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How AI-enabled video tech is improving safety across the supply chain

Philip van der Wilt Profile picture for user Philip van der Wilt Samsara August 29, 2022
Summary:
Philip van der Wilt of Samsara delves into the construction company that uses AI-enabled tech to keep their employees safe.

Inside of car showing driver using a dashcam © Nicole Tarasuk - Unsplash
(© Nicole Tarasuk - Unsplash)

At Iowa-based construction company Rasmussen Group, every morning starts the same. A company-wide ‘Daily Huddle’ focuses on the issues of the day. It’s then followed by core messaging on how safety resides with each individual employee — and not sat in the pages of a health and safety manual gathering dust.

When it comes to the wellbeing of its staff, the construction company makes a point of going the extra mile to ensure a safety culture that is deep-seated across the entire business.

As part of that, this family-friendly company has embraced a toolkit of technologies to ensure that drivers have everything they need to operate safely.

That means lorries and trucks are fitted with the latest connected cameras, GPS tracking, telematics, and AI technology to record events as they happen — both on the road and in the driver’s cab — with data and footage uploaded to the cloud in real time.

Connected tech saves money and helps prevent accidents

Thanks to the introduction of connected cameras, the company saw a 30% reduction in reversing accidents and saved $30,000 in just the first few months after they were installed. 

As Sajid Ordagic, safety manager at Rasmussen Group, says:

We can now…quickly retrieve video footage through the cloud in minutes, and significantly decrease our volume of backup incidents and associated pay-outs.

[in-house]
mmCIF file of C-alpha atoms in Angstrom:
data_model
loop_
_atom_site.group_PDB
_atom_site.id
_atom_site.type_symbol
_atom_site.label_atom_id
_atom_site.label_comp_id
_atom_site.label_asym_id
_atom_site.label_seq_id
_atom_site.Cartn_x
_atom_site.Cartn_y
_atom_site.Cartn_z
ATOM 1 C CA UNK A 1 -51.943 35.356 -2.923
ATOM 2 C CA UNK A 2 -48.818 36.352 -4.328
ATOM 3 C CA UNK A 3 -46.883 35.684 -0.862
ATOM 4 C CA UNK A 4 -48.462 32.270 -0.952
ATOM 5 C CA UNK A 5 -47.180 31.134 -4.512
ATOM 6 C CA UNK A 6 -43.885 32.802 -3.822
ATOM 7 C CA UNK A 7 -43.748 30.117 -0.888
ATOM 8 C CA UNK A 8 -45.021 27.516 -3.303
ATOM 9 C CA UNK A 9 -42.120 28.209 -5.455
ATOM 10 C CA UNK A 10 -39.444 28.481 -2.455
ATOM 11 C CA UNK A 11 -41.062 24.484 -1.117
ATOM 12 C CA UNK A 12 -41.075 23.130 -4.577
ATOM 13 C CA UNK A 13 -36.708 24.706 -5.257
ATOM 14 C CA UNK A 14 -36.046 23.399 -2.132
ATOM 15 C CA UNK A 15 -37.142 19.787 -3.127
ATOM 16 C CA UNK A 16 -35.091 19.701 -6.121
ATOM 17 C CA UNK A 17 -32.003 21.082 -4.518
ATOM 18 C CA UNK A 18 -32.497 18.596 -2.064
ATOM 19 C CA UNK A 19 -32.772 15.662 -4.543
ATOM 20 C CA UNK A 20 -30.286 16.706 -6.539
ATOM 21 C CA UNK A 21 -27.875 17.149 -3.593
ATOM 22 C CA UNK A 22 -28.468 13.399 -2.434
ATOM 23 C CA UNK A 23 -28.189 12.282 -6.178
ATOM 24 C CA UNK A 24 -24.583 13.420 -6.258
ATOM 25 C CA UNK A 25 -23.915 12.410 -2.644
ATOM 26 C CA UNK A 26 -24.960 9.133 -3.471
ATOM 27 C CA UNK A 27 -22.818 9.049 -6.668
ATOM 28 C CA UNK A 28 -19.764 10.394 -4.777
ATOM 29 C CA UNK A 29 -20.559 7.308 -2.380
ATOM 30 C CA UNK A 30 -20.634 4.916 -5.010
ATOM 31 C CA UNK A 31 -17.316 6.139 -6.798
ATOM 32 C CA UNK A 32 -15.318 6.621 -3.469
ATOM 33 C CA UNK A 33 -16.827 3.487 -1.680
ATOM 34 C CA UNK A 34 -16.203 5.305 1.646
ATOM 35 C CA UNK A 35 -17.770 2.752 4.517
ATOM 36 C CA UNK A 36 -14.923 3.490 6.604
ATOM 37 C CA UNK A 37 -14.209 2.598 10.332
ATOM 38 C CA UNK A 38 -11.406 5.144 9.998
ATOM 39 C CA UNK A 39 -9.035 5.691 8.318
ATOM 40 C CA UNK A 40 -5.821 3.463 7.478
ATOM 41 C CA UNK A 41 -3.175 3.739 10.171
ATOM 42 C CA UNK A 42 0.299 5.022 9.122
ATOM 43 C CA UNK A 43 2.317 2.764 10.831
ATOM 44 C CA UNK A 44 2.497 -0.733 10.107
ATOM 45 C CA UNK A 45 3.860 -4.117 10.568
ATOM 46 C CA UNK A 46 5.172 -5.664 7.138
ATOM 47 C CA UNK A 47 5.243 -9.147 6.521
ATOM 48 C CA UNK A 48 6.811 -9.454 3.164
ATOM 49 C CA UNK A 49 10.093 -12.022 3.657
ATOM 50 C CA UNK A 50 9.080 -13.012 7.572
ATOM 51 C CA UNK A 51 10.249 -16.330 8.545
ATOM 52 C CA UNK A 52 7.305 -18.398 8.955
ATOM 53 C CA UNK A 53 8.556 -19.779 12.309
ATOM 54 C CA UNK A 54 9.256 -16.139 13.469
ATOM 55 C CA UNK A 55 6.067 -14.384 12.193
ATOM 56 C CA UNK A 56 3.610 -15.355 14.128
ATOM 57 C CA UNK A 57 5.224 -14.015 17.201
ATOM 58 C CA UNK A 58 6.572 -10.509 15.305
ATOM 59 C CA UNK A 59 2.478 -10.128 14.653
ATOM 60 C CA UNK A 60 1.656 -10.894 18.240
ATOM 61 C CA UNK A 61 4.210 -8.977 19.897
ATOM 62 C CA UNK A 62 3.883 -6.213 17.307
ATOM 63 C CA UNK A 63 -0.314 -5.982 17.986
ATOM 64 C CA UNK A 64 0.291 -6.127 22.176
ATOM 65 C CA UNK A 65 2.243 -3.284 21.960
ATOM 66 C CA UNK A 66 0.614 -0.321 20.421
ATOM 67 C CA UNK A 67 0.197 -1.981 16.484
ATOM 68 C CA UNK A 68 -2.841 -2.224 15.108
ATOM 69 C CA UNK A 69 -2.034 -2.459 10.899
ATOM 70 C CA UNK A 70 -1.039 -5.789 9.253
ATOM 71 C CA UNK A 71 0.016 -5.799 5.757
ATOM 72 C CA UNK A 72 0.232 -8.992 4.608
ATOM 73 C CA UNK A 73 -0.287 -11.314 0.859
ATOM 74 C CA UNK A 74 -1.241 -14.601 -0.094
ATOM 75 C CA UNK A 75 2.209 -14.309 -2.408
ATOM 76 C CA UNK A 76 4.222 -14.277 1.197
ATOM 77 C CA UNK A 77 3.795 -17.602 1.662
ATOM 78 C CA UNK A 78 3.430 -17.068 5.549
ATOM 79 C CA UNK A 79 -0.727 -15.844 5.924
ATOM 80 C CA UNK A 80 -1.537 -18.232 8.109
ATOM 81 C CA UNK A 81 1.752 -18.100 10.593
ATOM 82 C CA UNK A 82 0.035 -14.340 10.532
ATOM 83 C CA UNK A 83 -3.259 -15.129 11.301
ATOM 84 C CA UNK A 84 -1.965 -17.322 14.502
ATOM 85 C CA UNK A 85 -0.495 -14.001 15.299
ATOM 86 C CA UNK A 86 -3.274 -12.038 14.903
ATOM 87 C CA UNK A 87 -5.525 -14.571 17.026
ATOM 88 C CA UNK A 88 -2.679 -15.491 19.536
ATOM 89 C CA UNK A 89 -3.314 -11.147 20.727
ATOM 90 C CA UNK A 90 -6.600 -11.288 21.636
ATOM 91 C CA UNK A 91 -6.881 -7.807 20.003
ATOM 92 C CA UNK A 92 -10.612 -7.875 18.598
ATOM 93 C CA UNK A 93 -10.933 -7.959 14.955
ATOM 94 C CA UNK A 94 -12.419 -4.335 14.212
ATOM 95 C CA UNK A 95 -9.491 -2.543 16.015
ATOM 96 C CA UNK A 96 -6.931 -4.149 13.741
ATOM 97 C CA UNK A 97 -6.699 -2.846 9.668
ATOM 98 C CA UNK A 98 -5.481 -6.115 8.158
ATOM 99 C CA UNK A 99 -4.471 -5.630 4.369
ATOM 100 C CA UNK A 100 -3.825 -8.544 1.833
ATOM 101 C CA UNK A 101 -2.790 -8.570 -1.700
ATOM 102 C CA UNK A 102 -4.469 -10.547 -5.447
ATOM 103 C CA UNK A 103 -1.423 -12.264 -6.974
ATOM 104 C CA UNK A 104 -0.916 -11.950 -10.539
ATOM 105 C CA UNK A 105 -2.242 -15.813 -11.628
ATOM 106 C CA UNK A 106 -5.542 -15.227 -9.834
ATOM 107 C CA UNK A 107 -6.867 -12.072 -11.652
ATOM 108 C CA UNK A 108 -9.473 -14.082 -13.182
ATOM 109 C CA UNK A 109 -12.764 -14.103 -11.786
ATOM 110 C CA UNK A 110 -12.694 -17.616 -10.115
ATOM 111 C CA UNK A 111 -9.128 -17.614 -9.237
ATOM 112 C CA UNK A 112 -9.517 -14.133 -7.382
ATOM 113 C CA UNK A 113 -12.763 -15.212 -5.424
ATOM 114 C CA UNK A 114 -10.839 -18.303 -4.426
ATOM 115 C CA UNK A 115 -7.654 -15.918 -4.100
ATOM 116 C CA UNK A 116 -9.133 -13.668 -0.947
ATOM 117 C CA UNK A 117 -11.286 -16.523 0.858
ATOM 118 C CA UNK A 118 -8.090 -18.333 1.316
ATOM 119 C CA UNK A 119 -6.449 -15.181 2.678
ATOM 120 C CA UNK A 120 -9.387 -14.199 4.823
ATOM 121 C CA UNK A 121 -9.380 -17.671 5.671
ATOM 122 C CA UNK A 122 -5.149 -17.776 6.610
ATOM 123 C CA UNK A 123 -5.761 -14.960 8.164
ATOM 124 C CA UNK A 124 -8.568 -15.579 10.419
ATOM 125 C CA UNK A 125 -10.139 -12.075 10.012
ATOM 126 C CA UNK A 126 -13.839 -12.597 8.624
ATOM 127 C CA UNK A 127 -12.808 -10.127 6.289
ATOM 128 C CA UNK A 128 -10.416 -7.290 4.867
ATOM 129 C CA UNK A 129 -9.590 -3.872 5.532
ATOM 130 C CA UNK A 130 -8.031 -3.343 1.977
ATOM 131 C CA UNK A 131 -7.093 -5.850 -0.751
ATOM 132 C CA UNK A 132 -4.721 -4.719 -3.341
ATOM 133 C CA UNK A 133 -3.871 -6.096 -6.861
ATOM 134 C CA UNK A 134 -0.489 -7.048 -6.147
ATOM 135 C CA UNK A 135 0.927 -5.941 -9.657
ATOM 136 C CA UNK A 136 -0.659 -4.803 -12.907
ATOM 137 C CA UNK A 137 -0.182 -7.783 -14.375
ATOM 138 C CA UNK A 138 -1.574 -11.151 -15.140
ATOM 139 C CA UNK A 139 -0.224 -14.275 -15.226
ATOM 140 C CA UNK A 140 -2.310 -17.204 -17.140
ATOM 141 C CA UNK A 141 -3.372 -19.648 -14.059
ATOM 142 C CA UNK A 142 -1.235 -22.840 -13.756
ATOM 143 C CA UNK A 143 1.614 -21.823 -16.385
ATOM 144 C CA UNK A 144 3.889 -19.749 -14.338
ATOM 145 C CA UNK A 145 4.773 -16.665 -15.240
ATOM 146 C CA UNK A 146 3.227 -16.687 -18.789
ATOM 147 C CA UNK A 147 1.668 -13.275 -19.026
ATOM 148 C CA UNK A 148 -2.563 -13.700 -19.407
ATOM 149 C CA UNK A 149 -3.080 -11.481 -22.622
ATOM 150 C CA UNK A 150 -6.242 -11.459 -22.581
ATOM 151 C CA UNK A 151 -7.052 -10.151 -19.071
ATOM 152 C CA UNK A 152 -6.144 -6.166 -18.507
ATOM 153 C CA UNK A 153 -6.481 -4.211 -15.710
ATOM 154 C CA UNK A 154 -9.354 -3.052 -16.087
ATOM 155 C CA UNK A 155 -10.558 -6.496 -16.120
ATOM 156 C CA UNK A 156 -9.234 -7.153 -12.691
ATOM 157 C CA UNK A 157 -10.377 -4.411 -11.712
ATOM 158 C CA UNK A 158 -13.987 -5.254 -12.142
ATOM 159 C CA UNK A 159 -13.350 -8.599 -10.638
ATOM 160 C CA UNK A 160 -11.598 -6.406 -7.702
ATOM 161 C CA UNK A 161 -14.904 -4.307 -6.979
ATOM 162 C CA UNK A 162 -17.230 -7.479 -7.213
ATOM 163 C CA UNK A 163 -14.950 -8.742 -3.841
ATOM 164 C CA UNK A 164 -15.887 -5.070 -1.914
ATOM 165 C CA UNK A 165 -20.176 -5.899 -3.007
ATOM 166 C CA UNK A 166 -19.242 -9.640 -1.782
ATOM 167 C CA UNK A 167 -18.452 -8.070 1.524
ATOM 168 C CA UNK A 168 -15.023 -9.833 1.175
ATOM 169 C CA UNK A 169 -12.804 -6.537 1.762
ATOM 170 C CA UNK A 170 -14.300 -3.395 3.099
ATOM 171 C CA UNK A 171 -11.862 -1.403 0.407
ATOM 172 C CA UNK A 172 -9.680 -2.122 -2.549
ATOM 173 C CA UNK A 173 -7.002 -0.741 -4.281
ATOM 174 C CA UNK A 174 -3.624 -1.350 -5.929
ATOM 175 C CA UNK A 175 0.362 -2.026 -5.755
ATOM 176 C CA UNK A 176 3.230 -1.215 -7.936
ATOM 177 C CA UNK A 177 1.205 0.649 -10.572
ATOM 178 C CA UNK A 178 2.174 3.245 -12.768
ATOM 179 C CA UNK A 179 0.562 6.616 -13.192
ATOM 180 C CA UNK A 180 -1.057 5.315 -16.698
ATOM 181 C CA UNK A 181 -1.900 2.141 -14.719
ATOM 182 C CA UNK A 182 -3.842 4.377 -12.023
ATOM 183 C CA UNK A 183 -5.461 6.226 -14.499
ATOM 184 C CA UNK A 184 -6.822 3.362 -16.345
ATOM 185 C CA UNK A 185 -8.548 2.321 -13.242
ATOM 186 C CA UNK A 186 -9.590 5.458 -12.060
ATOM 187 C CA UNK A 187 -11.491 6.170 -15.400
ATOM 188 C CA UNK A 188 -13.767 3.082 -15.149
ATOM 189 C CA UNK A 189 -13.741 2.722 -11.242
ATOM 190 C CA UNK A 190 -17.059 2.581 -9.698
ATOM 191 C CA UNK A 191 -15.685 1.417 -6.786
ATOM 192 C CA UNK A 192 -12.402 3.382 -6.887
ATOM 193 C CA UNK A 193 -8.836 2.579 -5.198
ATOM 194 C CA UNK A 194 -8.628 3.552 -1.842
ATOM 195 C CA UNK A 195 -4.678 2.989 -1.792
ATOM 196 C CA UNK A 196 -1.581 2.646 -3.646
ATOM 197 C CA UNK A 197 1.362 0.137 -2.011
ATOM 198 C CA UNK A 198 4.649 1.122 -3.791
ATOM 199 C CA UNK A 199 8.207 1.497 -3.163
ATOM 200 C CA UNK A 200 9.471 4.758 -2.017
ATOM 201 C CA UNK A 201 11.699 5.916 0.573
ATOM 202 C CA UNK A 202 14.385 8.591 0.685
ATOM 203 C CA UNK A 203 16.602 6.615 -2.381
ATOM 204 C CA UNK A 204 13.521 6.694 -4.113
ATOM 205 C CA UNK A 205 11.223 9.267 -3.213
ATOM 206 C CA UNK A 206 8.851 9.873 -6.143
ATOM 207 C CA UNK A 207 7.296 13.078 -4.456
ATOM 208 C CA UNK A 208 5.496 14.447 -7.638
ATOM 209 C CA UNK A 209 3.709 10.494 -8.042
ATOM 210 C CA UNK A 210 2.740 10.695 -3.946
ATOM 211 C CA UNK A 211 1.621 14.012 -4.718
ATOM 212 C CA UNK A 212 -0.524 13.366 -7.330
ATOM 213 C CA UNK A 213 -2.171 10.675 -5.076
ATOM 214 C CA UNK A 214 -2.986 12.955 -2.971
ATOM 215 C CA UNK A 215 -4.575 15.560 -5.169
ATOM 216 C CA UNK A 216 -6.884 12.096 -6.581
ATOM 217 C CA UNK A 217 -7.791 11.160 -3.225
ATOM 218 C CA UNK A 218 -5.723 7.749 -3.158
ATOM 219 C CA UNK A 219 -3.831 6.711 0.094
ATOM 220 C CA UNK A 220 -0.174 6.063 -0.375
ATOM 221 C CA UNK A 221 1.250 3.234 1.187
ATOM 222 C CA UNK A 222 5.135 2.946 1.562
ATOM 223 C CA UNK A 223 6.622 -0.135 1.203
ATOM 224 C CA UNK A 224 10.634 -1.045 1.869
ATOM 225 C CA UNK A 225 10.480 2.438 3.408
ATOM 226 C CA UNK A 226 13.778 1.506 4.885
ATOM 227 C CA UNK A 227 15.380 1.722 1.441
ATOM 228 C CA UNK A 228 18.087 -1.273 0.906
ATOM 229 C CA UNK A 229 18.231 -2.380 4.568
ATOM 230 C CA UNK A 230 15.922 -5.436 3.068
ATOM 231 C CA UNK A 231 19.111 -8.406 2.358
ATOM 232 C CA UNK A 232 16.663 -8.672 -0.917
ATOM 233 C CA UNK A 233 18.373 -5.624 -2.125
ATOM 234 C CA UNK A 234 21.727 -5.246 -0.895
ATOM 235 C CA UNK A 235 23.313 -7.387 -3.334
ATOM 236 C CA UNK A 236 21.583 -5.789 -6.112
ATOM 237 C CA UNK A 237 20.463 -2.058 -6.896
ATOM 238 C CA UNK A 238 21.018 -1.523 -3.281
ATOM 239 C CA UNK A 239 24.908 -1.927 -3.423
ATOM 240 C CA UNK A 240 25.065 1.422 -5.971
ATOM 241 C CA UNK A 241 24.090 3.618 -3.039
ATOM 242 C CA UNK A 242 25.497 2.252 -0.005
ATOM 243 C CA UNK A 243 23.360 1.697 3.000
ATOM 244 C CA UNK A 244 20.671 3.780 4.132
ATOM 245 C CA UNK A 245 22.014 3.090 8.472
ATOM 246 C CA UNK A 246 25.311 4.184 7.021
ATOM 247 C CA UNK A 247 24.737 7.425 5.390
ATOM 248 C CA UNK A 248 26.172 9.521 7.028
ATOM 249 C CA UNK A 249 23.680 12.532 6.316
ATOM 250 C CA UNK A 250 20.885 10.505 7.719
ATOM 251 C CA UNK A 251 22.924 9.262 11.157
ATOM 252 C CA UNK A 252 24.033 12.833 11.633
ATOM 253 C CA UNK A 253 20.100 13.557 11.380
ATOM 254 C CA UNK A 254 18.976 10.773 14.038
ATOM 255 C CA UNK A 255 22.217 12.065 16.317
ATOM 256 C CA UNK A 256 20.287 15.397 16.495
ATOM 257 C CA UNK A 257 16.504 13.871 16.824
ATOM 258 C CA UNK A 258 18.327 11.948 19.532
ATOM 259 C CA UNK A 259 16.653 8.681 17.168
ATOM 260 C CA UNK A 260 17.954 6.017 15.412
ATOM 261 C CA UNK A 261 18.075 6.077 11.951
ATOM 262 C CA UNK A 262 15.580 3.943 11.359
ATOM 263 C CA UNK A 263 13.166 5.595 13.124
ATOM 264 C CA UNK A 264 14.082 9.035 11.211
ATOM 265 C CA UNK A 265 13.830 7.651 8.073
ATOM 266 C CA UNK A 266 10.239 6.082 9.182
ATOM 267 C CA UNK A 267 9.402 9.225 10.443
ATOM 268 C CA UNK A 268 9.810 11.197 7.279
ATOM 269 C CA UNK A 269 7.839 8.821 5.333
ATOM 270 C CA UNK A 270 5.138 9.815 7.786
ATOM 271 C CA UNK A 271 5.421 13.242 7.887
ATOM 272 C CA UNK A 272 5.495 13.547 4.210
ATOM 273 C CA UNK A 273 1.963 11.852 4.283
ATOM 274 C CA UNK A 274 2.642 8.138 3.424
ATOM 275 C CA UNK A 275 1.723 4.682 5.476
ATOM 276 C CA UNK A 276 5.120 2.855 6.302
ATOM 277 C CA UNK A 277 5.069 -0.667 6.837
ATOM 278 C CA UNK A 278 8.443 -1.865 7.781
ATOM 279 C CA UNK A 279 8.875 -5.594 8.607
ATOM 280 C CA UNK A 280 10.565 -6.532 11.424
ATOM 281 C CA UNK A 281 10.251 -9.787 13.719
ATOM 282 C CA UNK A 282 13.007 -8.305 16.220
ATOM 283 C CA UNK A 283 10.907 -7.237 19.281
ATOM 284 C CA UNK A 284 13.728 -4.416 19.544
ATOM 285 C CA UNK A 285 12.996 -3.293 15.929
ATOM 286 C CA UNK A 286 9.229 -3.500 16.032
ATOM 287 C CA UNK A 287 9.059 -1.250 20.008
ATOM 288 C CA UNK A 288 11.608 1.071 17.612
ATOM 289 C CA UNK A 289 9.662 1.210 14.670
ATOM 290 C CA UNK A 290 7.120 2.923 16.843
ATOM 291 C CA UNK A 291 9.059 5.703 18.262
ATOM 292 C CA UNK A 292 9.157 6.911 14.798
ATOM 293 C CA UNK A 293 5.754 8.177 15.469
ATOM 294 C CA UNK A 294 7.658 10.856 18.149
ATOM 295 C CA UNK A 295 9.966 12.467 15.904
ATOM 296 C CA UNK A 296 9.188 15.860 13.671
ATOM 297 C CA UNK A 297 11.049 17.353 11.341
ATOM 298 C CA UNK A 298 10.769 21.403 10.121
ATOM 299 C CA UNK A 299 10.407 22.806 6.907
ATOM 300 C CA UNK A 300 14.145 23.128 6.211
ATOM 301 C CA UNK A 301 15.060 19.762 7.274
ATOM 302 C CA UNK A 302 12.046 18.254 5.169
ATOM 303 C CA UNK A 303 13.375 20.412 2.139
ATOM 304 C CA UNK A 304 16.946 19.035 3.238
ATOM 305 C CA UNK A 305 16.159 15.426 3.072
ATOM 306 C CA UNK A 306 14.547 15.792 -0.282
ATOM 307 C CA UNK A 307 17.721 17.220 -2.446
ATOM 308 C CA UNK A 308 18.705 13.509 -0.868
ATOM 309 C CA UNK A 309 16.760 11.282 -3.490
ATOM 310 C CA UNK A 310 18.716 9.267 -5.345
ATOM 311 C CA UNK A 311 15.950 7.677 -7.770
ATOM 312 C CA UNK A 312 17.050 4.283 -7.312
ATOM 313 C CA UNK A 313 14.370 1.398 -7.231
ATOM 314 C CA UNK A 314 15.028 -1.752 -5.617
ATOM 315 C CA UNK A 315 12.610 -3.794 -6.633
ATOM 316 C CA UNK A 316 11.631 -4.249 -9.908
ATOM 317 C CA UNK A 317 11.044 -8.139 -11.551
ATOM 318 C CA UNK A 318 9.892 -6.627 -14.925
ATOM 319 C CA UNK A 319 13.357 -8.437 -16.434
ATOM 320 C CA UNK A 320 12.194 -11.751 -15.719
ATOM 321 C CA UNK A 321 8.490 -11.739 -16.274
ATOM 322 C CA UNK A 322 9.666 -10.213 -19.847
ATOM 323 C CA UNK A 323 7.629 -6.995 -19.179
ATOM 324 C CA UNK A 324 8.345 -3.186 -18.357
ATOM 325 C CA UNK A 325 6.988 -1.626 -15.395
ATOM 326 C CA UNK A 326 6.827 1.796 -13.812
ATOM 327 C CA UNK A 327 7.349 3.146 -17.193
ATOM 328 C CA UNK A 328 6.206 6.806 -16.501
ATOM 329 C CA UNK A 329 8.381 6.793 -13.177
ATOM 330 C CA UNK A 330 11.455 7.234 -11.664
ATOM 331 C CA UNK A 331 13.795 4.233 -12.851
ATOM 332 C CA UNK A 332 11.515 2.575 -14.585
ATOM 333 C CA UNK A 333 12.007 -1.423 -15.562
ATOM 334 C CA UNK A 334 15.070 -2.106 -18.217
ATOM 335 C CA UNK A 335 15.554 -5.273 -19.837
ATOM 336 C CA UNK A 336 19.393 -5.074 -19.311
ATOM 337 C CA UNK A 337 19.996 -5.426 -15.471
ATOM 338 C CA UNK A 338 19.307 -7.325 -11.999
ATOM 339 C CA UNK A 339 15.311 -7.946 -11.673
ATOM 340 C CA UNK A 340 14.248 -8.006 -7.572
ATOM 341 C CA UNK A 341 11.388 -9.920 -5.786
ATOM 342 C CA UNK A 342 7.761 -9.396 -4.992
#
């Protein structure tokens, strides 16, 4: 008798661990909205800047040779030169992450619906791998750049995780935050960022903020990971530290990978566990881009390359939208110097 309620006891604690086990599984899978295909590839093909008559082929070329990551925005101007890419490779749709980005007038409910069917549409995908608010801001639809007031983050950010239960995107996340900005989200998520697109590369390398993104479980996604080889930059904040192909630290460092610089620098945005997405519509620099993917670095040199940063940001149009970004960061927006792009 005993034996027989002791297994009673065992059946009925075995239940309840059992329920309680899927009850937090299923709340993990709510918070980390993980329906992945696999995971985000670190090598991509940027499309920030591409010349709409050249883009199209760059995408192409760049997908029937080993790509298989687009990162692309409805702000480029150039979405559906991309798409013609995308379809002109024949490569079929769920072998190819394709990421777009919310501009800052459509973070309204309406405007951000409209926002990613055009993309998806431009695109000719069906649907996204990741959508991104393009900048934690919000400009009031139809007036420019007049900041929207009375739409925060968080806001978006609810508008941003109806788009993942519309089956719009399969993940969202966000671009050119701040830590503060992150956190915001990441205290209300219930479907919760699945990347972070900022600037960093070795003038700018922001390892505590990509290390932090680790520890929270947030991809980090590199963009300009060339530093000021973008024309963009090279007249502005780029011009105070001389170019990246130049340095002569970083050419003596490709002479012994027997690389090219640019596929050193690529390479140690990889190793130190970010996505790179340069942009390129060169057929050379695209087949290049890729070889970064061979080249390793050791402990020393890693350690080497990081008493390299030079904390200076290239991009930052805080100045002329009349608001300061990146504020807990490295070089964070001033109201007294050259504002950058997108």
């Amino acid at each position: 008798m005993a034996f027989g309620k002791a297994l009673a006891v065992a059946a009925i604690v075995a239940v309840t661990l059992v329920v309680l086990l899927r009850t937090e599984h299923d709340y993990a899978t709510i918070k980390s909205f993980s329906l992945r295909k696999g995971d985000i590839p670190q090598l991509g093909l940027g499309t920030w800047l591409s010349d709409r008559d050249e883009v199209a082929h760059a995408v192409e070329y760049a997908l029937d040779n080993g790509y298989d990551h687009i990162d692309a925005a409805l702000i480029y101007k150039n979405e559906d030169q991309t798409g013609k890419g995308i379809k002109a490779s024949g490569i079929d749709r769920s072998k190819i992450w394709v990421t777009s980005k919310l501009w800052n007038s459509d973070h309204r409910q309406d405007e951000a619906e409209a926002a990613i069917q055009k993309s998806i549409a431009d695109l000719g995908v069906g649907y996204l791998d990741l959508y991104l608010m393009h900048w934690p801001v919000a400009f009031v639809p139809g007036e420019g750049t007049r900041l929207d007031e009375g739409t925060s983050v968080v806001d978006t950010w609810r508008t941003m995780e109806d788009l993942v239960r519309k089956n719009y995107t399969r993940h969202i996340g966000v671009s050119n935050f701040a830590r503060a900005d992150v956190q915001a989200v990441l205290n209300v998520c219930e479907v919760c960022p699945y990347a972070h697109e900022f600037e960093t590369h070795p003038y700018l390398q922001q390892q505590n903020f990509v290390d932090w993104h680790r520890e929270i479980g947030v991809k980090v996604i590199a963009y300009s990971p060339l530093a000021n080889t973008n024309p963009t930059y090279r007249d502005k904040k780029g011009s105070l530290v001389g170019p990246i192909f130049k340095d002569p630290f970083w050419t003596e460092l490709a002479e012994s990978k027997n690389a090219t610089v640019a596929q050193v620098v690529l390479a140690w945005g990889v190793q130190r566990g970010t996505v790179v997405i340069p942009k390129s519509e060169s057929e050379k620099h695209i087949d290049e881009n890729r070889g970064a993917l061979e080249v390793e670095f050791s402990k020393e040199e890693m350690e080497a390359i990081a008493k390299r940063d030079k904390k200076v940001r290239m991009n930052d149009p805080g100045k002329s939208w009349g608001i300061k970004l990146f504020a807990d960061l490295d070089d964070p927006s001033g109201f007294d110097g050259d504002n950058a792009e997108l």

And they’re not alone. Another company — US-based energy distribution business Superior Plus Propane — explained recently how the implementation of cloud-connected in-vehicle cameras and AI-enabled prompts are helping to coach its drivers on how to improve their motoring behaviour. 

Like Rasmussen, the firm places safety at the heart of its operation, which perhaps goes some way to explain why at just 15%, its driver turnover rate is six times below the industry average in the US.

We use the cameras to help coach the drivers, to really protect and engage with them,” explained Shawn Quagliaroli, Superior Plus Propane’s operations manager. He highlights how “the data that we get helps us have positive conversations about safe driving habits that we want to implement in our company.

Tech can be used to coach drivers and improve safety

All of this has come about because those industries that were once left in the slow lane when it comes to technology are now becoming increasingly tech savvy. 

Unlike so many other transformational IT solutions that cost millions and take months to implement, the connected technology is quick and easy to install and is relatively inexpensive.